China solar groups reject illegal subsidy complaint
BANGALORE/FRANKFURT (Reuters) - Yingli Green Energy and Trina Solar, two of China's largest solar equipment makers, rejected on Wednesday allegations by a group of European solar panel companies that Chinese rivals are benefiting from illegal subsidies.
In a complaint to the European Commission on Tuesday, the EU ProSun group said Chinese solar companies benefited from very low interest rates thanks to government policy.
"We receive financing at the usual market rates and act according to international accounting standards and norms," Yingli said.
The company added that the weighted average interest rates for its borrowings ranged from 6.3 percent to 7.1 percent between 2009 and 2011.
"As a publicly listed company, our funding and cost structures are fully transparent and we have been financing our activities at market rates from a range of sources, both Asian and Western, private and public," Trina Solar's European head Ben Hill said.
The China Securities Journal reported on Tuesday that the China Development Bank Corp, a policy bank that lends at Beijing's behest, would prioritize loans to 12 top solar companies.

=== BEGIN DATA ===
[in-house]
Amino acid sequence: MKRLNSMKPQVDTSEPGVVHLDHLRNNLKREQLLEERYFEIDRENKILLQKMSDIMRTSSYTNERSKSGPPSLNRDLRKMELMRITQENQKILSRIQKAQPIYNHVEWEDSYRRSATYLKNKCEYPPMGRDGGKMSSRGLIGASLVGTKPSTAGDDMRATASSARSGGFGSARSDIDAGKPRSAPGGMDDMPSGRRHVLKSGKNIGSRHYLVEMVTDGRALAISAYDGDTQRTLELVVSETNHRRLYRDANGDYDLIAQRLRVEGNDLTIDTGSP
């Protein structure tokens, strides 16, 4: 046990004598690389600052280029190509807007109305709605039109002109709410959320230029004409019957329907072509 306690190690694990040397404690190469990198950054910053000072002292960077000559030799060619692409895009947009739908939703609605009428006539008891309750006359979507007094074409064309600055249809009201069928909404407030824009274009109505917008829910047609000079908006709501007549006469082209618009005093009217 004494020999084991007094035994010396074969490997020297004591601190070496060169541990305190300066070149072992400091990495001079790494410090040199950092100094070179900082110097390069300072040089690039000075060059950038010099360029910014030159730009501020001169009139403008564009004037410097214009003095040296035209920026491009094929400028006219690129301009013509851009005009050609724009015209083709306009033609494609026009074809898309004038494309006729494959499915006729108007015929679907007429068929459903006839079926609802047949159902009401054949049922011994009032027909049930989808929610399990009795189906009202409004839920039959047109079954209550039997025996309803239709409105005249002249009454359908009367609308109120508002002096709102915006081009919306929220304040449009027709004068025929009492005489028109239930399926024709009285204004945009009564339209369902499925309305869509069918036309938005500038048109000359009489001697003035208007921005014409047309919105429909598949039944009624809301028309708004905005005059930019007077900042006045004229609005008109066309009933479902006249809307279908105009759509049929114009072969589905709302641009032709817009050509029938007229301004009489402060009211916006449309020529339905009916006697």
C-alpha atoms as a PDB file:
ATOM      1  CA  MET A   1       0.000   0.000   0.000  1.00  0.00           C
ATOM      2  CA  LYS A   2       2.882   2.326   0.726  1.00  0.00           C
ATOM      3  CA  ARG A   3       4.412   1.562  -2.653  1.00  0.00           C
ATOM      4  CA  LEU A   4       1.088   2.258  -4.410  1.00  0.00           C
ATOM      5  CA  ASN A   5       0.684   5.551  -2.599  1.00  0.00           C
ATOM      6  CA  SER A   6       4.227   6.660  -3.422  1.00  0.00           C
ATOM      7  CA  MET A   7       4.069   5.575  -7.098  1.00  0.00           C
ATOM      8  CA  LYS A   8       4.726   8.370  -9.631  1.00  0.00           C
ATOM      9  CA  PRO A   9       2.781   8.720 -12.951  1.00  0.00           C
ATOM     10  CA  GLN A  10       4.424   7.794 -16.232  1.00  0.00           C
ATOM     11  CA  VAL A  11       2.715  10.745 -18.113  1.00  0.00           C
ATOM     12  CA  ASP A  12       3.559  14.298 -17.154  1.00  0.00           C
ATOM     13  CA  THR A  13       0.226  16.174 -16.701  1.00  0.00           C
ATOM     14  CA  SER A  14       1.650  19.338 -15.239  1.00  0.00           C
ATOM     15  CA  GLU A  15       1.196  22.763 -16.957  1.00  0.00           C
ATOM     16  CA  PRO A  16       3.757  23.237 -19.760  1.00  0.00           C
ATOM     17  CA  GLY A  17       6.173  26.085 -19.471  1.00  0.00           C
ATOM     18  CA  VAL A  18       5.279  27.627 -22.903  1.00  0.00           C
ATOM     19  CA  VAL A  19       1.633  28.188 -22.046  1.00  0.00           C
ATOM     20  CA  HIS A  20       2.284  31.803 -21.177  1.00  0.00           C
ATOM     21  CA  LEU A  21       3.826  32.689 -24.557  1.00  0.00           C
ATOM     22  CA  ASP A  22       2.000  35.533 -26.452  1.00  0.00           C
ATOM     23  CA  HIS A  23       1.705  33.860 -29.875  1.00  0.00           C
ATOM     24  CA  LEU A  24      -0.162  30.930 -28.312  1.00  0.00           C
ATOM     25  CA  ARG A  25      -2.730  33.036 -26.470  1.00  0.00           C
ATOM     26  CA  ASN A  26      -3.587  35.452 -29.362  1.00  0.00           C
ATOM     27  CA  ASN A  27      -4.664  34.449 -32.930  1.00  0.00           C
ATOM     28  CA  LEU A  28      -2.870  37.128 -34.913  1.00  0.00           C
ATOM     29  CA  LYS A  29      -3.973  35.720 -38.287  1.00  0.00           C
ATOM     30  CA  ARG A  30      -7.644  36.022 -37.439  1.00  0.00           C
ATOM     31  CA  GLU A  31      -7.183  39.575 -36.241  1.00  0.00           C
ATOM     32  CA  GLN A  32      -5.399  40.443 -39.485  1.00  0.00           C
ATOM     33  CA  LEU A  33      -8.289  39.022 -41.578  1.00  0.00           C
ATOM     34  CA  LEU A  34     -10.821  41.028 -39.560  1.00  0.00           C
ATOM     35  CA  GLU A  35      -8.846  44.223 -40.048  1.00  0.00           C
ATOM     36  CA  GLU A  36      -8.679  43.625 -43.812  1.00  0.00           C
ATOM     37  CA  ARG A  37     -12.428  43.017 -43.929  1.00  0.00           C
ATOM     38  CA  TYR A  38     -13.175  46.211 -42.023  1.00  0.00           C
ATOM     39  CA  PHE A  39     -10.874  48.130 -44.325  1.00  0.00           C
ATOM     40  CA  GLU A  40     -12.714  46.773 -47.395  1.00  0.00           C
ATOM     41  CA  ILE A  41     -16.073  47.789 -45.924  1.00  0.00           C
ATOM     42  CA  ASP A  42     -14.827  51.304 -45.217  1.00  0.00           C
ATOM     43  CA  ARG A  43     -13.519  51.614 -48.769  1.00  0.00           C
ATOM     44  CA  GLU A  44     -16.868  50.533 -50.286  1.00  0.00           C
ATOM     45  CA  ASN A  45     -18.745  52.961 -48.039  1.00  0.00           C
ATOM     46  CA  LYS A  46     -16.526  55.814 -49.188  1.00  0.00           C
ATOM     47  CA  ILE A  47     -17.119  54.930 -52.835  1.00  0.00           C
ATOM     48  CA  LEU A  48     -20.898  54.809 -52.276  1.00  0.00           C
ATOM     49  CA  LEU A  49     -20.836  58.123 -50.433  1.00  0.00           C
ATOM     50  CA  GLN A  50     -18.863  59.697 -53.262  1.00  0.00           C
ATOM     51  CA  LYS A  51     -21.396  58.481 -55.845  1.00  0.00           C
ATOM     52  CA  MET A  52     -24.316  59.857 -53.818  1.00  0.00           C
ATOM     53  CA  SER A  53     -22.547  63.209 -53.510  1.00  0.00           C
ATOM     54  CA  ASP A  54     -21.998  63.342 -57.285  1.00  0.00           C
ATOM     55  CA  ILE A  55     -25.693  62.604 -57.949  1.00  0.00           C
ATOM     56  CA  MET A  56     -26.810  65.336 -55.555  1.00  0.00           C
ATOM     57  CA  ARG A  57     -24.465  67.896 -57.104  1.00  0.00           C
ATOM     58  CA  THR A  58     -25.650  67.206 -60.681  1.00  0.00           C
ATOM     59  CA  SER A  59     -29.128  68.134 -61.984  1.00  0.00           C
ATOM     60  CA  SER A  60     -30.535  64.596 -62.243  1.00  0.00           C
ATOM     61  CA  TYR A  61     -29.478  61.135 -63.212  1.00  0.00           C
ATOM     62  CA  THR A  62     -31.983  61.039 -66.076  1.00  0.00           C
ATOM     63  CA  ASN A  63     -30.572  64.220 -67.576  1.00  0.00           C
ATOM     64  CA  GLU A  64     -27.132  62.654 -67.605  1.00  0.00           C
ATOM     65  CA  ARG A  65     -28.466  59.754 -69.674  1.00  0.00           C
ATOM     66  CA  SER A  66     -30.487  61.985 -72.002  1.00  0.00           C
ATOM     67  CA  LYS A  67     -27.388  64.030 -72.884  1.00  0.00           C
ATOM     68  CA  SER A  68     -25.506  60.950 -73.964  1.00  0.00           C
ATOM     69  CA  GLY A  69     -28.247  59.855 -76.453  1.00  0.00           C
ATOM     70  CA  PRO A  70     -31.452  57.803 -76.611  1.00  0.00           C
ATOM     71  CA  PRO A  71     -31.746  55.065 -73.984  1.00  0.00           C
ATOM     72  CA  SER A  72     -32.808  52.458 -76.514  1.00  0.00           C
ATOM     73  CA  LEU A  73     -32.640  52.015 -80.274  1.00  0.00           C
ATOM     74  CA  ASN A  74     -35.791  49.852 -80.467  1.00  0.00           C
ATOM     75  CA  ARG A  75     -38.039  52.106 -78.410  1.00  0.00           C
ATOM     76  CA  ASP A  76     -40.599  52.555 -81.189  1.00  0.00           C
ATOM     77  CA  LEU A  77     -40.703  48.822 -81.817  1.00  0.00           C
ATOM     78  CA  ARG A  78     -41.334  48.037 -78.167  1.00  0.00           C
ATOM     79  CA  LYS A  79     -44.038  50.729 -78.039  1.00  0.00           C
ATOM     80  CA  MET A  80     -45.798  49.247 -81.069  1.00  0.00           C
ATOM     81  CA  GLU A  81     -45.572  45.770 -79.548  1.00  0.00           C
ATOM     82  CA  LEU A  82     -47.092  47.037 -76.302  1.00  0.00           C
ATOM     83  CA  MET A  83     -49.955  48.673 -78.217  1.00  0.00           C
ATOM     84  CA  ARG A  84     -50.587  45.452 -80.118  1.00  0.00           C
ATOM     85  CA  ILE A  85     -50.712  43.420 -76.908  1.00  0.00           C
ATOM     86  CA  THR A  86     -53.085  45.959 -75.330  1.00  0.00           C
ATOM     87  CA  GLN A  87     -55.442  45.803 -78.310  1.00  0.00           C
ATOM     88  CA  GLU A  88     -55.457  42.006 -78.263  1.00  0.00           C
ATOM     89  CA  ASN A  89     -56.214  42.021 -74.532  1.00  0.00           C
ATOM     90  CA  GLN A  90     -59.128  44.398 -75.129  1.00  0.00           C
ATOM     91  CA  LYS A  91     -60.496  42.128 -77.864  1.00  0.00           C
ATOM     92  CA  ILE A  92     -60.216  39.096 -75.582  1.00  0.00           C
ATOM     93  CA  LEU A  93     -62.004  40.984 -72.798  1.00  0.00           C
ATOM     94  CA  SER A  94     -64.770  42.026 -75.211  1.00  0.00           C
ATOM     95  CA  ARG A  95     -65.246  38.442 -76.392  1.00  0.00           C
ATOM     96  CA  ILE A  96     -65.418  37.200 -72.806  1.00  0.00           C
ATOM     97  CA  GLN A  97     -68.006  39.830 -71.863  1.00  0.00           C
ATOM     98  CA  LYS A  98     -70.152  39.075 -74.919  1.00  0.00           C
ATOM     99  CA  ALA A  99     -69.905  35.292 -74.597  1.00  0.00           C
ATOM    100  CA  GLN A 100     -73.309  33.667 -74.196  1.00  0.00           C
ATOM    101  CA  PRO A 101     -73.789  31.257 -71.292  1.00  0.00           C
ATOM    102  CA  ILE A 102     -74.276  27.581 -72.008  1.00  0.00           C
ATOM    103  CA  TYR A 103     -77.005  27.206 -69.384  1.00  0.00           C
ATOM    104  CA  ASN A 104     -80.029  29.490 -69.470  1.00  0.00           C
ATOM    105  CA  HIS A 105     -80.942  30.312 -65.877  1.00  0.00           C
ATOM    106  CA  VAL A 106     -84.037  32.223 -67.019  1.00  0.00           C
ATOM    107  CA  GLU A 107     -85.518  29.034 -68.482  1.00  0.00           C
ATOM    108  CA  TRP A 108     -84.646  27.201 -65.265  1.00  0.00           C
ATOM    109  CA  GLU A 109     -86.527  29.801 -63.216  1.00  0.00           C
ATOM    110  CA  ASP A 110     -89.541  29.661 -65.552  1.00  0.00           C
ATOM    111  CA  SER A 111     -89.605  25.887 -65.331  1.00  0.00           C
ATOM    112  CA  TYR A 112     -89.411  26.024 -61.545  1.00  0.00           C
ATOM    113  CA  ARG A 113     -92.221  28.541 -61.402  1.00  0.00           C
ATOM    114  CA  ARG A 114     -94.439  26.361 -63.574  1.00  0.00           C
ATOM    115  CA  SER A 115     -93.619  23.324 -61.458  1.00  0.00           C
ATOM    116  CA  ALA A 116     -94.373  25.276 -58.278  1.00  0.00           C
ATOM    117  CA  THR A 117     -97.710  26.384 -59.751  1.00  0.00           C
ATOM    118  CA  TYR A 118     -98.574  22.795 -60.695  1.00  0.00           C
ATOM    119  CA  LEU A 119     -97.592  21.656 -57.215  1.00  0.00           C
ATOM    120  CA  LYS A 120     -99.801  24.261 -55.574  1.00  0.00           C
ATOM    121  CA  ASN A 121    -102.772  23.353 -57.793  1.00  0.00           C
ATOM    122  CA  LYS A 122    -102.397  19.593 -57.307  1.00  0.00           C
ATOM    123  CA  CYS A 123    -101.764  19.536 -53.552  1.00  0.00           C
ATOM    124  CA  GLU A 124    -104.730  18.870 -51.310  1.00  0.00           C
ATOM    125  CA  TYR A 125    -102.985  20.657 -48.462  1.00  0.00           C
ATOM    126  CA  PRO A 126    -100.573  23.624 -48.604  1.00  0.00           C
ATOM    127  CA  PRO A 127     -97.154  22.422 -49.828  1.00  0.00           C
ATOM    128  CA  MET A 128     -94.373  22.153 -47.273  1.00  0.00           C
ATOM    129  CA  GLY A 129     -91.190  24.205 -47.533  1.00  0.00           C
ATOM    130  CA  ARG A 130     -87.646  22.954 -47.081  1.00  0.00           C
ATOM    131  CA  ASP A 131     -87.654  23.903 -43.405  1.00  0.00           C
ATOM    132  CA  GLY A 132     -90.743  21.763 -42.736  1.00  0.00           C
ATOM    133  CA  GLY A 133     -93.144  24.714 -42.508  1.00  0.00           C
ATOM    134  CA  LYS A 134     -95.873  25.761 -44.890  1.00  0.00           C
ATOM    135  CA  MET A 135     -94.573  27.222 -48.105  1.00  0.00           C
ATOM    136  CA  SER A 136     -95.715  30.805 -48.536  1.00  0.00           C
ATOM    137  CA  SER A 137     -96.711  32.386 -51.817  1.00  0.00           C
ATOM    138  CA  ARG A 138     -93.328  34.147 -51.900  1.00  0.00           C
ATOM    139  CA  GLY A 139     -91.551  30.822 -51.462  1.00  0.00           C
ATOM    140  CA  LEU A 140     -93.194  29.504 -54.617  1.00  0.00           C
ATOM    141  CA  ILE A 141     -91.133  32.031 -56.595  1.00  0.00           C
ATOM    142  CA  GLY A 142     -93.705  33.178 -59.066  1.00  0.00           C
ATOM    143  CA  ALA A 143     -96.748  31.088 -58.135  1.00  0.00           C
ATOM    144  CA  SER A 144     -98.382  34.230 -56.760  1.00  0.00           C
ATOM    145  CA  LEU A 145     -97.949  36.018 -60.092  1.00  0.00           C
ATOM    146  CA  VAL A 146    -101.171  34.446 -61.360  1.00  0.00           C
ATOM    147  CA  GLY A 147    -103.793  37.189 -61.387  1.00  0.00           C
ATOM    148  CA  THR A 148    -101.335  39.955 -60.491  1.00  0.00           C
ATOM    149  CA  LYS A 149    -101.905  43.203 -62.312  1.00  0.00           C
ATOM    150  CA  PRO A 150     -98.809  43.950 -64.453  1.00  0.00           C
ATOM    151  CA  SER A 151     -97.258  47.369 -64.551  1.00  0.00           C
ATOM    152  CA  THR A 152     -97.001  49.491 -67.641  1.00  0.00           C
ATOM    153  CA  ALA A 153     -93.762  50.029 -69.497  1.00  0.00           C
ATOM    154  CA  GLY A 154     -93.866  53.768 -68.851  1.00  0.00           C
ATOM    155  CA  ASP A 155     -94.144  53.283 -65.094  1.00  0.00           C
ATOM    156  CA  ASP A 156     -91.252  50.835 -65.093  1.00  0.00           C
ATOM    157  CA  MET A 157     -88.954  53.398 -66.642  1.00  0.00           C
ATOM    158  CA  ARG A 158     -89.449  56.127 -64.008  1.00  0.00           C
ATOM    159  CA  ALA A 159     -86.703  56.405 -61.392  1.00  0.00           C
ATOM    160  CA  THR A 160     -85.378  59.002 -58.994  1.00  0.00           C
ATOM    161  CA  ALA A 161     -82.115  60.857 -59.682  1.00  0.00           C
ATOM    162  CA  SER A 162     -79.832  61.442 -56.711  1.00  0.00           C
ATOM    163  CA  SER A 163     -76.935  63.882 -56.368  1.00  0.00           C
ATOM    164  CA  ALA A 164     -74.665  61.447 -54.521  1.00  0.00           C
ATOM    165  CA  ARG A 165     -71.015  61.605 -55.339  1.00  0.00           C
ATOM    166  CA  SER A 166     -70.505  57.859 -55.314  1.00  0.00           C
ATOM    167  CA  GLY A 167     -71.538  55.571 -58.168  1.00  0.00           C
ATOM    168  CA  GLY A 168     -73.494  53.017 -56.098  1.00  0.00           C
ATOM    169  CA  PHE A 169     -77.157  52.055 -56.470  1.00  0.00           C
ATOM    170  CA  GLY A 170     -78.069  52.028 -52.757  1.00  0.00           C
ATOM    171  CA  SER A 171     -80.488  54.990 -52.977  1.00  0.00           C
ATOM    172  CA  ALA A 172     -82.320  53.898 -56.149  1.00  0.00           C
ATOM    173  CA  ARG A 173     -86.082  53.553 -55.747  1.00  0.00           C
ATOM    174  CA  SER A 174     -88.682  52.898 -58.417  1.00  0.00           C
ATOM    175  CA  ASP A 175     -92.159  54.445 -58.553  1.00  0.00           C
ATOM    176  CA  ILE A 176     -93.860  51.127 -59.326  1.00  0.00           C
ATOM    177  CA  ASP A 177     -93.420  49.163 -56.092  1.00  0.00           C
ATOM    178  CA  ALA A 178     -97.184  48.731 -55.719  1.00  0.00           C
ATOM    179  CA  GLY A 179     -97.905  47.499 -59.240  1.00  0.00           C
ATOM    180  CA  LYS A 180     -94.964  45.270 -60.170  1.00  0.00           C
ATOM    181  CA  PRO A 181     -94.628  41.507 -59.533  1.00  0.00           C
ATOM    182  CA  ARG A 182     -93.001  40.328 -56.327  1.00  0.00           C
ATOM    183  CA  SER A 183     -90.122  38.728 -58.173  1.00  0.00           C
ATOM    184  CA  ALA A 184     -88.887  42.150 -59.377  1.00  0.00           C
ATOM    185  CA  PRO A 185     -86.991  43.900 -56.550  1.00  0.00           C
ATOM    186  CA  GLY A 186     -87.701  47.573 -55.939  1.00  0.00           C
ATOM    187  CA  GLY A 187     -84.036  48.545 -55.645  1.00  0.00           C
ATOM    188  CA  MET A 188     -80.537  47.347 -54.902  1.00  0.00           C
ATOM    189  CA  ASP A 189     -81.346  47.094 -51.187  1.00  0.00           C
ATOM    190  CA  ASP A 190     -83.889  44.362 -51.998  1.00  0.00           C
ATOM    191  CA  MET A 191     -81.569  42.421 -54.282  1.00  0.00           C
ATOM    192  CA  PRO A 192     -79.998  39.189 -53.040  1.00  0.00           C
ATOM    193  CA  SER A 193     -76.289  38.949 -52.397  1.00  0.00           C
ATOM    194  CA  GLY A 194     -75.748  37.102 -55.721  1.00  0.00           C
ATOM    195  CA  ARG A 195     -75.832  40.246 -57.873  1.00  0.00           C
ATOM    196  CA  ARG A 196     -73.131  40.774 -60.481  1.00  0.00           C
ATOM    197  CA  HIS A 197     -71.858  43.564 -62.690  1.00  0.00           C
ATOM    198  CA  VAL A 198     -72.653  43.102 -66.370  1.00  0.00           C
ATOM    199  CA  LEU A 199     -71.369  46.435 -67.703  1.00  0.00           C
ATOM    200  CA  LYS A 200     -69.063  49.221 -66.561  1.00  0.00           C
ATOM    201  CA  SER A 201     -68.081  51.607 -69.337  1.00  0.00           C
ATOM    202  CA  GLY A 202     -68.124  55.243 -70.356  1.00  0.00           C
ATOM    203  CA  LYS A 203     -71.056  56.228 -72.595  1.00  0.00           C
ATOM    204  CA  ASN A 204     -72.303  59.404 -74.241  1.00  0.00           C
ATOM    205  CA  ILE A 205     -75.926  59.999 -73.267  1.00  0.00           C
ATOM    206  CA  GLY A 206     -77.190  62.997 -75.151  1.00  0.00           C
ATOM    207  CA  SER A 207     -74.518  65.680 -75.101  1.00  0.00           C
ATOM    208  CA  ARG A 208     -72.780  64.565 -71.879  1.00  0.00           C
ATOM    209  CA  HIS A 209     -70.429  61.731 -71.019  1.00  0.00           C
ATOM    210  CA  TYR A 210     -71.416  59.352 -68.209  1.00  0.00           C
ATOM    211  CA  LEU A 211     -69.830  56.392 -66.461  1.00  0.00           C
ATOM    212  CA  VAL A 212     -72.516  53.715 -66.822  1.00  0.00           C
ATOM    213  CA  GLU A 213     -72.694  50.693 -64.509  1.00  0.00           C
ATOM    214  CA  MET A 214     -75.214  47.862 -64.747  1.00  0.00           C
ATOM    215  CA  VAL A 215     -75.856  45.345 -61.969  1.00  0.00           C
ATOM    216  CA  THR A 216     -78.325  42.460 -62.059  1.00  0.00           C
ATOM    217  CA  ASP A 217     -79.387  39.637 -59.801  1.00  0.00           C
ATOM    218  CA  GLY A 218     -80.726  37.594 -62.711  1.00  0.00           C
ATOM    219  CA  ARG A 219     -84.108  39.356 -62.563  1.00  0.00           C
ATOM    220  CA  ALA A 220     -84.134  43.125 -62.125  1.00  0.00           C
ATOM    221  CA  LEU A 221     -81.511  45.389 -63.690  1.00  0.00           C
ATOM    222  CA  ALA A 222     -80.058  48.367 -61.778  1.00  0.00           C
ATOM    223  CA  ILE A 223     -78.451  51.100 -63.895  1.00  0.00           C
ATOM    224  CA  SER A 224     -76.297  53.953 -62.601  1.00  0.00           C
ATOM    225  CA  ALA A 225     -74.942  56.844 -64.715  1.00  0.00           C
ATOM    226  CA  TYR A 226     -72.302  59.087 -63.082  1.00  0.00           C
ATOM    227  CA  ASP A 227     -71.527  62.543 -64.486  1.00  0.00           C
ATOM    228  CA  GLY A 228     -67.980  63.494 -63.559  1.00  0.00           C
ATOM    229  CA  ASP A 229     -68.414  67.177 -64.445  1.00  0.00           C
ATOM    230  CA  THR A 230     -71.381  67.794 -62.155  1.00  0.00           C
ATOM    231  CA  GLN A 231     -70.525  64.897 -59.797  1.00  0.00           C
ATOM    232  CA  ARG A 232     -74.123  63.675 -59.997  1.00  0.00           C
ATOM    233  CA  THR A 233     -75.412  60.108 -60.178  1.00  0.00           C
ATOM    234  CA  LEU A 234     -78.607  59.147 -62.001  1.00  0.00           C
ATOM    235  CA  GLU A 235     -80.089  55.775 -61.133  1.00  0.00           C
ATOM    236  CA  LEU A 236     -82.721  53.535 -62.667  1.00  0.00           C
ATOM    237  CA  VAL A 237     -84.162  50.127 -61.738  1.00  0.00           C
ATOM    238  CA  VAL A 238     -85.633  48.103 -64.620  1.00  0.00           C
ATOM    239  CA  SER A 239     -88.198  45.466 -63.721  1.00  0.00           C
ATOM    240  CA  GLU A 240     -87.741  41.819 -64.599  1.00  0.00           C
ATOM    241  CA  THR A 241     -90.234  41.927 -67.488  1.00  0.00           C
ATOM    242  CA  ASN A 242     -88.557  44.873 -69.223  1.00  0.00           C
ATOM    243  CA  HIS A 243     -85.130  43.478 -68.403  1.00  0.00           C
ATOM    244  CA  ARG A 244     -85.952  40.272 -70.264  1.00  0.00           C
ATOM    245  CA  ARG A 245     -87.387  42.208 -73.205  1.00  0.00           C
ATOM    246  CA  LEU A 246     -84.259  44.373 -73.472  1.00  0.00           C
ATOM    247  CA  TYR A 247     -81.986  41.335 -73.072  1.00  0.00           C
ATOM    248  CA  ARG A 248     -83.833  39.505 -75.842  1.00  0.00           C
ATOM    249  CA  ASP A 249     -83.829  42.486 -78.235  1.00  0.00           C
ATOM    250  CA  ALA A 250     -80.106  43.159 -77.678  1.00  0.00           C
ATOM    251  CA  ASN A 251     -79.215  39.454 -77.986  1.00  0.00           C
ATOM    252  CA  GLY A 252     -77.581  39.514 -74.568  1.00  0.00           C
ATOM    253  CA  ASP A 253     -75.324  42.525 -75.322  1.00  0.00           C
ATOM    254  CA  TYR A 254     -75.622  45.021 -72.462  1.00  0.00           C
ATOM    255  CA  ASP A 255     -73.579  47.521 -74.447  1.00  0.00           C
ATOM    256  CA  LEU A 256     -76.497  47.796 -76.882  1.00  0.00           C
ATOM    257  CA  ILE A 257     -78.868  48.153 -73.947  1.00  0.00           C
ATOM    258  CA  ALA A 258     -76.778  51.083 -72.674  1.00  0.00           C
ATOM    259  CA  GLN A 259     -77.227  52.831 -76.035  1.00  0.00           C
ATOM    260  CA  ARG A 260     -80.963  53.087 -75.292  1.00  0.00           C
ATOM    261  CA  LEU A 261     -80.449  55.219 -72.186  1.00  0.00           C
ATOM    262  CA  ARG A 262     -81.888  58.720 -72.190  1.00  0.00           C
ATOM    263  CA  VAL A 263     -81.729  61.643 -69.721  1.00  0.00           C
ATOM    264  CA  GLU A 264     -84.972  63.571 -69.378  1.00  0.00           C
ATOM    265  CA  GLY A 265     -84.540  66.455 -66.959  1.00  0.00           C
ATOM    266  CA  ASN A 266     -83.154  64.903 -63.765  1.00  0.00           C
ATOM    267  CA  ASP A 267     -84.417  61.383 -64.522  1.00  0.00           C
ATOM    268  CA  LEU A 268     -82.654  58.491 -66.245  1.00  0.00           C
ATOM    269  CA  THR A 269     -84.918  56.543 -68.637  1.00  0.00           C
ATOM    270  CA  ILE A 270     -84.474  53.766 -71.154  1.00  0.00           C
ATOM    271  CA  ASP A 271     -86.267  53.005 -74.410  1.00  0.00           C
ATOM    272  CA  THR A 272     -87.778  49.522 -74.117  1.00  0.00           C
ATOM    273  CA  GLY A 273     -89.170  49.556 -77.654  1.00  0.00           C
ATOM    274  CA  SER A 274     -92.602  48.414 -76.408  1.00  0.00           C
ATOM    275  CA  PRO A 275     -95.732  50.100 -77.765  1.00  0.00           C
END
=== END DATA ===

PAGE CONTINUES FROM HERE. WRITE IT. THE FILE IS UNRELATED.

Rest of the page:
Beijing has already provided billions of dollars in credit lines and other support to its solar industry through state-run banks, prompting the U.S. government to impose import duties.
The United States in May imposed anti-dumping duties mostly of 31 percent on Chinese solar panel producers.
Some expect Europe to impose similar duties. The European Commission launched an investigation this month after the EU ProSun group accused Chinese rivals of "dumping", or deliberately selling products at below cost.
Europe is the biggest market for solar products, accounting for 74 percent of global installations in 2011, according to industry association EPIA.
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